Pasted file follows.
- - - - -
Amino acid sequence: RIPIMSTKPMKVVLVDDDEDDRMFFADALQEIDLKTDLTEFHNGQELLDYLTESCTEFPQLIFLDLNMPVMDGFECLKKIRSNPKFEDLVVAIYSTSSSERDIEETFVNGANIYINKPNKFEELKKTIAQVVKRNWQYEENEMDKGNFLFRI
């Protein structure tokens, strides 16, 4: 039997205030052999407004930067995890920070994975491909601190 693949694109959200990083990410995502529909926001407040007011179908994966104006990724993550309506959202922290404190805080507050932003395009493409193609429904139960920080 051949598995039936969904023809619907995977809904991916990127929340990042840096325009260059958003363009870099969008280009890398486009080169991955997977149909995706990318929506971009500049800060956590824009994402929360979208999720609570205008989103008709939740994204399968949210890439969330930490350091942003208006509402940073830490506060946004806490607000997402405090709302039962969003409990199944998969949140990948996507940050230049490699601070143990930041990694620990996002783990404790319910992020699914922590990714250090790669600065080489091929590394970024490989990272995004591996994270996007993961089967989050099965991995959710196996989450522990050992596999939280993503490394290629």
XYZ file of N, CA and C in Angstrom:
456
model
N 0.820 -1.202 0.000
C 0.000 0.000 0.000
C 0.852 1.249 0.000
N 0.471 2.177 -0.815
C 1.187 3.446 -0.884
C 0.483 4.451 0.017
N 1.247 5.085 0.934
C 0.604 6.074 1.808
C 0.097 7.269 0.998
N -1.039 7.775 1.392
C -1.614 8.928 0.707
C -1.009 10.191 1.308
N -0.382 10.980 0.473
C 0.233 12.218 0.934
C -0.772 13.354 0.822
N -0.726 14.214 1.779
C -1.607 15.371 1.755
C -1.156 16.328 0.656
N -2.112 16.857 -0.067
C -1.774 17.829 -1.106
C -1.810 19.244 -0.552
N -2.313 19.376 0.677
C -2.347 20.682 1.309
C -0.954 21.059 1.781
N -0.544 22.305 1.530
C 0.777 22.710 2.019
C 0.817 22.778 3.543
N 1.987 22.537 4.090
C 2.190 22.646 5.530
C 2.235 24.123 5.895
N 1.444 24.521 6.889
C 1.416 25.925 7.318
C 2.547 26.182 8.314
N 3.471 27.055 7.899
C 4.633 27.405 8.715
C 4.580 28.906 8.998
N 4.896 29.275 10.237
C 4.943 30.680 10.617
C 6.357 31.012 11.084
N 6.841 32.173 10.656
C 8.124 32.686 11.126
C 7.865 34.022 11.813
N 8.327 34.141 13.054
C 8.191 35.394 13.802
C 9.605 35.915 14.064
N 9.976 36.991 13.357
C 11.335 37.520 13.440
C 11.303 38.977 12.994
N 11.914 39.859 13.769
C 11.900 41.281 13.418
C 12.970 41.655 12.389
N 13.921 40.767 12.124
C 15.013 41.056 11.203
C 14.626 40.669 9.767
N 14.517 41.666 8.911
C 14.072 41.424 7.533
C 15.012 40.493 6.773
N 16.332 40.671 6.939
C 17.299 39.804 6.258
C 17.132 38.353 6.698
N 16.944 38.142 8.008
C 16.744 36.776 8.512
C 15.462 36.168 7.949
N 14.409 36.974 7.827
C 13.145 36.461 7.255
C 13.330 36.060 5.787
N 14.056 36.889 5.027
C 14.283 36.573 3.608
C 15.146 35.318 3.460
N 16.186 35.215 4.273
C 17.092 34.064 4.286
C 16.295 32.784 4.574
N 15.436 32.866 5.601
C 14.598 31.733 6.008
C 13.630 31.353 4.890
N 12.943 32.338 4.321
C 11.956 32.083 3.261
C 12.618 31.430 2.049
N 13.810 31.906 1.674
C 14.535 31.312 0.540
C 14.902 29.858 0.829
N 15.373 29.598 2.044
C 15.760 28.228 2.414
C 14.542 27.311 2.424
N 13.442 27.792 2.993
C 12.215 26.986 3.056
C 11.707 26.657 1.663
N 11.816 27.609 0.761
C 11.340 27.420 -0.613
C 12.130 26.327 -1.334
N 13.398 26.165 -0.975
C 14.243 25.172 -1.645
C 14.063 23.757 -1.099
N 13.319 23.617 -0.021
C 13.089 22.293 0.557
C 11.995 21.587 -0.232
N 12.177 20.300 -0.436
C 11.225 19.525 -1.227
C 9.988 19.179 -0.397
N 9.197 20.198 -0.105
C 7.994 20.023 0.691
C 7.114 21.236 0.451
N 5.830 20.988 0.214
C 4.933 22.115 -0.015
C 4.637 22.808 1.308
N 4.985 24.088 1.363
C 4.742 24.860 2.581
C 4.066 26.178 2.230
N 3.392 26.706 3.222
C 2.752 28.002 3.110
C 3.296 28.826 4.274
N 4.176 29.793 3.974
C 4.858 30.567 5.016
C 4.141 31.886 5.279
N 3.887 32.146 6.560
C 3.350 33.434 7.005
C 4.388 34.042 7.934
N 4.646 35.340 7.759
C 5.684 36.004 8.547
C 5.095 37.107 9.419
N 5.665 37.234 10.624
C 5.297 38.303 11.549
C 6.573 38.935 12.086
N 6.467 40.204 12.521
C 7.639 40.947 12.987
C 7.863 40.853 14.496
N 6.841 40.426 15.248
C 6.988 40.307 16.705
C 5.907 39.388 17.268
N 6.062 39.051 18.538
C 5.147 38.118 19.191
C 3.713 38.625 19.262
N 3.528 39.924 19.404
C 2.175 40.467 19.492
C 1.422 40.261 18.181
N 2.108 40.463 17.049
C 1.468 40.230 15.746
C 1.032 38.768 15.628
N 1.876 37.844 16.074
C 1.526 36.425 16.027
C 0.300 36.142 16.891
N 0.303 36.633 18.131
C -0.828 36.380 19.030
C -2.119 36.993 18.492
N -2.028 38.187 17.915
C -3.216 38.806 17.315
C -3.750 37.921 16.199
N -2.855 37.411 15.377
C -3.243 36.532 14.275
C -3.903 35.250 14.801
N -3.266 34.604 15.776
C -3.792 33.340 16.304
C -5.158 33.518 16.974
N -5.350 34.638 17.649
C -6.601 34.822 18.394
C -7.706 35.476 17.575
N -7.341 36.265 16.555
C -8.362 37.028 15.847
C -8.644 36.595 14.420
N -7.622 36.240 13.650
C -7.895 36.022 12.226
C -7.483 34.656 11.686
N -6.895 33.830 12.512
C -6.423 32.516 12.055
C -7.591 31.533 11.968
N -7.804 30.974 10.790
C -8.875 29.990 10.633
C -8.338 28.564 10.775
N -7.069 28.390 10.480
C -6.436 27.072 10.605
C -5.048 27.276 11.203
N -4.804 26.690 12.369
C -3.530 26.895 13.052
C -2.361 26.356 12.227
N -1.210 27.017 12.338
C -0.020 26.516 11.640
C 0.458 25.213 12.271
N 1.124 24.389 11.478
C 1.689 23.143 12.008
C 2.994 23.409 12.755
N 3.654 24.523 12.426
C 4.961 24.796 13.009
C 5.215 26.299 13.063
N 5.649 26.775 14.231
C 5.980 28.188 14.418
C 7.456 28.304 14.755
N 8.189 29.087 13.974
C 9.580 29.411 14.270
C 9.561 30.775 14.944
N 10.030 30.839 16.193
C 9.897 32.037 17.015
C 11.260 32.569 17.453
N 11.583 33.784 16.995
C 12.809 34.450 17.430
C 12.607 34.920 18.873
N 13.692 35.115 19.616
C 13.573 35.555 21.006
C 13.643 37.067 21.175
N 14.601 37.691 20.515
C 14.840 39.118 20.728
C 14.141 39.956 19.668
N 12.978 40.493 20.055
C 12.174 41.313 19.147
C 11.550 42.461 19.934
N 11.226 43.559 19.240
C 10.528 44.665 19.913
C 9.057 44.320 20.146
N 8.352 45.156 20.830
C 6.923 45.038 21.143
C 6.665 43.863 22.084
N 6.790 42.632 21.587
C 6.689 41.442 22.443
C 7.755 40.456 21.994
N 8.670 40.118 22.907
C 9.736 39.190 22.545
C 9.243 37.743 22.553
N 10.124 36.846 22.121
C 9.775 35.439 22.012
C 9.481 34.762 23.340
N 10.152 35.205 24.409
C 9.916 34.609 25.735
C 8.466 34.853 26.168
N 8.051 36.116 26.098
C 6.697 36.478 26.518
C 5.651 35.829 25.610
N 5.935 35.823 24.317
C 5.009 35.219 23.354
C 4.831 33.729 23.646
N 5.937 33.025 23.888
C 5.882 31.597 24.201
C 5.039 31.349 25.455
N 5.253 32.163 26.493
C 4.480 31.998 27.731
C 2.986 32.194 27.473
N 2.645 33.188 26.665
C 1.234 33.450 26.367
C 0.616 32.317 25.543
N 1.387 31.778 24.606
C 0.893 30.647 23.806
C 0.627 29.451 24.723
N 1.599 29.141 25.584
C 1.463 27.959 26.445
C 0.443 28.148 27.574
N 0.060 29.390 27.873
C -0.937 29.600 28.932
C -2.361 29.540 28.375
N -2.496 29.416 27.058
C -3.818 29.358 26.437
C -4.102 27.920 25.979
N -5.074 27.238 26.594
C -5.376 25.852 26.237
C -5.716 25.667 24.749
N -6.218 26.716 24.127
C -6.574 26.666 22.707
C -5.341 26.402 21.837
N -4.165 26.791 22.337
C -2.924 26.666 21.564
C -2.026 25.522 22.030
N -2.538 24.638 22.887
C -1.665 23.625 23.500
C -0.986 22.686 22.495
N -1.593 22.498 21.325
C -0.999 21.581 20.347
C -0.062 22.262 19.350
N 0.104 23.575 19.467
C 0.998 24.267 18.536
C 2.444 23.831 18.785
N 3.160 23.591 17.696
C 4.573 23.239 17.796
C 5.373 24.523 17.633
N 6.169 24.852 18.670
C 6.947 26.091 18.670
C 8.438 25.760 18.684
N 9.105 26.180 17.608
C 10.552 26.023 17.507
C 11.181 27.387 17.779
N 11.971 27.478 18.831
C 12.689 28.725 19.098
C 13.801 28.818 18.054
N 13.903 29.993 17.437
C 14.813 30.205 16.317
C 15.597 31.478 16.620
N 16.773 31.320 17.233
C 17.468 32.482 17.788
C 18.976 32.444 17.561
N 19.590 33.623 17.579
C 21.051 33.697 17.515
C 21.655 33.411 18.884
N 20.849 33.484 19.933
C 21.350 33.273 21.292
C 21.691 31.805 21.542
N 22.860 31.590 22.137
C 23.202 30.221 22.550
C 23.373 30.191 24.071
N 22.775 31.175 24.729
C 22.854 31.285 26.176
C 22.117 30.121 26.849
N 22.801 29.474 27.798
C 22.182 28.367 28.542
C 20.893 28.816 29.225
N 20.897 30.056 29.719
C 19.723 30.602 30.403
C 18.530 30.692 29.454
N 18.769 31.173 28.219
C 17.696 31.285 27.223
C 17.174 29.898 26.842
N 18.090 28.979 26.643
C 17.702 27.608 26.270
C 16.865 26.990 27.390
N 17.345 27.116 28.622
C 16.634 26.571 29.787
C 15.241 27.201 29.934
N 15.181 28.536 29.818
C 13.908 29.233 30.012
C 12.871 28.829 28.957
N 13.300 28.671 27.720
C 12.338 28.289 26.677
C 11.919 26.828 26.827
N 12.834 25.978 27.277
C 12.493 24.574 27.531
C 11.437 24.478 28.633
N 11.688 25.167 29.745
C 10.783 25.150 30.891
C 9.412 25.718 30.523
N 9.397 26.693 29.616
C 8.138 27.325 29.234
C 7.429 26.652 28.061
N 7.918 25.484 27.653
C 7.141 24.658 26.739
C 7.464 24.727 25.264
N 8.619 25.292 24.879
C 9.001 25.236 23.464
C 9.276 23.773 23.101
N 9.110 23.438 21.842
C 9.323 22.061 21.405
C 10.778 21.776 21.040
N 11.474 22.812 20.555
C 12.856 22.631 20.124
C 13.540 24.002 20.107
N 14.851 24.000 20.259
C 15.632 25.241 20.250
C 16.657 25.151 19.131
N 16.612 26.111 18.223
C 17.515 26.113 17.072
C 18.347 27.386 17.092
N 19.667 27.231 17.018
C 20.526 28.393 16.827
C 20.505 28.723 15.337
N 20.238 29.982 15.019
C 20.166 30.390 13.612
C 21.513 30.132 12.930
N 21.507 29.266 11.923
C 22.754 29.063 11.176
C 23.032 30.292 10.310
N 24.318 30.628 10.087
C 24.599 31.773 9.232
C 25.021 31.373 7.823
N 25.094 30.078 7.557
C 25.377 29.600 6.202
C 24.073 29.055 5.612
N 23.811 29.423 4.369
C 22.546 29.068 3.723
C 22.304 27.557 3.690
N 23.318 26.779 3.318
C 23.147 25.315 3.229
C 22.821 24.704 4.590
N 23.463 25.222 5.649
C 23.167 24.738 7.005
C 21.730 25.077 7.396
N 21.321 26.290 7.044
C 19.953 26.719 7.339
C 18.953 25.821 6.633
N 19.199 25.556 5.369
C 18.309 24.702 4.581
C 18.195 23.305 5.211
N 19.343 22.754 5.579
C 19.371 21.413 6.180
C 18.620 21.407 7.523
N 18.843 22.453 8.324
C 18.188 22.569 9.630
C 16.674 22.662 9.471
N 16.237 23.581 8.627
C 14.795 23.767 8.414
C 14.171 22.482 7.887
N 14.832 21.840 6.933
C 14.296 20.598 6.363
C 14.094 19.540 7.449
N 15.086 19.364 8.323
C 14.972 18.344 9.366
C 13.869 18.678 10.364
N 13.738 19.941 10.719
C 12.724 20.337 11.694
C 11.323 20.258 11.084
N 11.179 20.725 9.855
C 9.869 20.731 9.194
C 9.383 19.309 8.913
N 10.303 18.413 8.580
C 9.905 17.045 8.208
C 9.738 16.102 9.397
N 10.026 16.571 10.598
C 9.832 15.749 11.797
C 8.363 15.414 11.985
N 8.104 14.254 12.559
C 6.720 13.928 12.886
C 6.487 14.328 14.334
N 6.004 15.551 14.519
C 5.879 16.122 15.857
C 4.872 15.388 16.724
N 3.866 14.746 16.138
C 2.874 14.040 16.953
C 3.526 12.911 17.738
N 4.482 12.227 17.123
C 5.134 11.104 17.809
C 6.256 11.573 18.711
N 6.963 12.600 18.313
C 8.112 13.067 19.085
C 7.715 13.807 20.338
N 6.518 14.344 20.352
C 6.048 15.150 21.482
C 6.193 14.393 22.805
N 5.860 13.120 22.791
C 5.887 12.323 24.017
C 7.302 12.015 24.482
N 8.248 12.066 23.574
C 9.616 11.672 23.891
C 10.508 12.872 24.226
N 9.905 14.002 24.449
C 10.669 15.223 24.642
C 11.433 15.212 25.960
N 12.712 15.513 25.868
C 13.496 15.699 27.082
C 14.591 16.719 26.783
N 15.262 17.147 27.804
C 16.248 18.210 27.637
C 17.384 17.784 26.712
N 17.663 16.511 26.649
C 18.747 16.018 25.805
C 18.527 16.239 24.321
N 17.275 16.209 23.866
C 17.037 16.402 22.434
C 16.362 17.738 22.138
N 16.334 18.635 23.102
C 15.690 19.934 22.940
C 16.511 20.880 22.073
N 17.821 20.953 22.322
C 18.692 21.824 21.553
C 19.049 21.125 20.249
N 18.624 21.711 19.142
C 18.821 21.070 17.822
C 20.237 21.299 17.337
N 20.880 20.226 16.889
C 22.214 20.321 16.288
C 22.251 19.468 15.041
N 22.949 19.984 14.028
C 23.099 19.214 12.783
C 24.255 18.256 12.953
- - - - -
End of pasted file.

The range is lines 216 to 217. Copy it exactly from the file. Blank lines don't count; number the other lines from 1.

N 6.790 42.632 21.587
C 6.689 41.442 22.443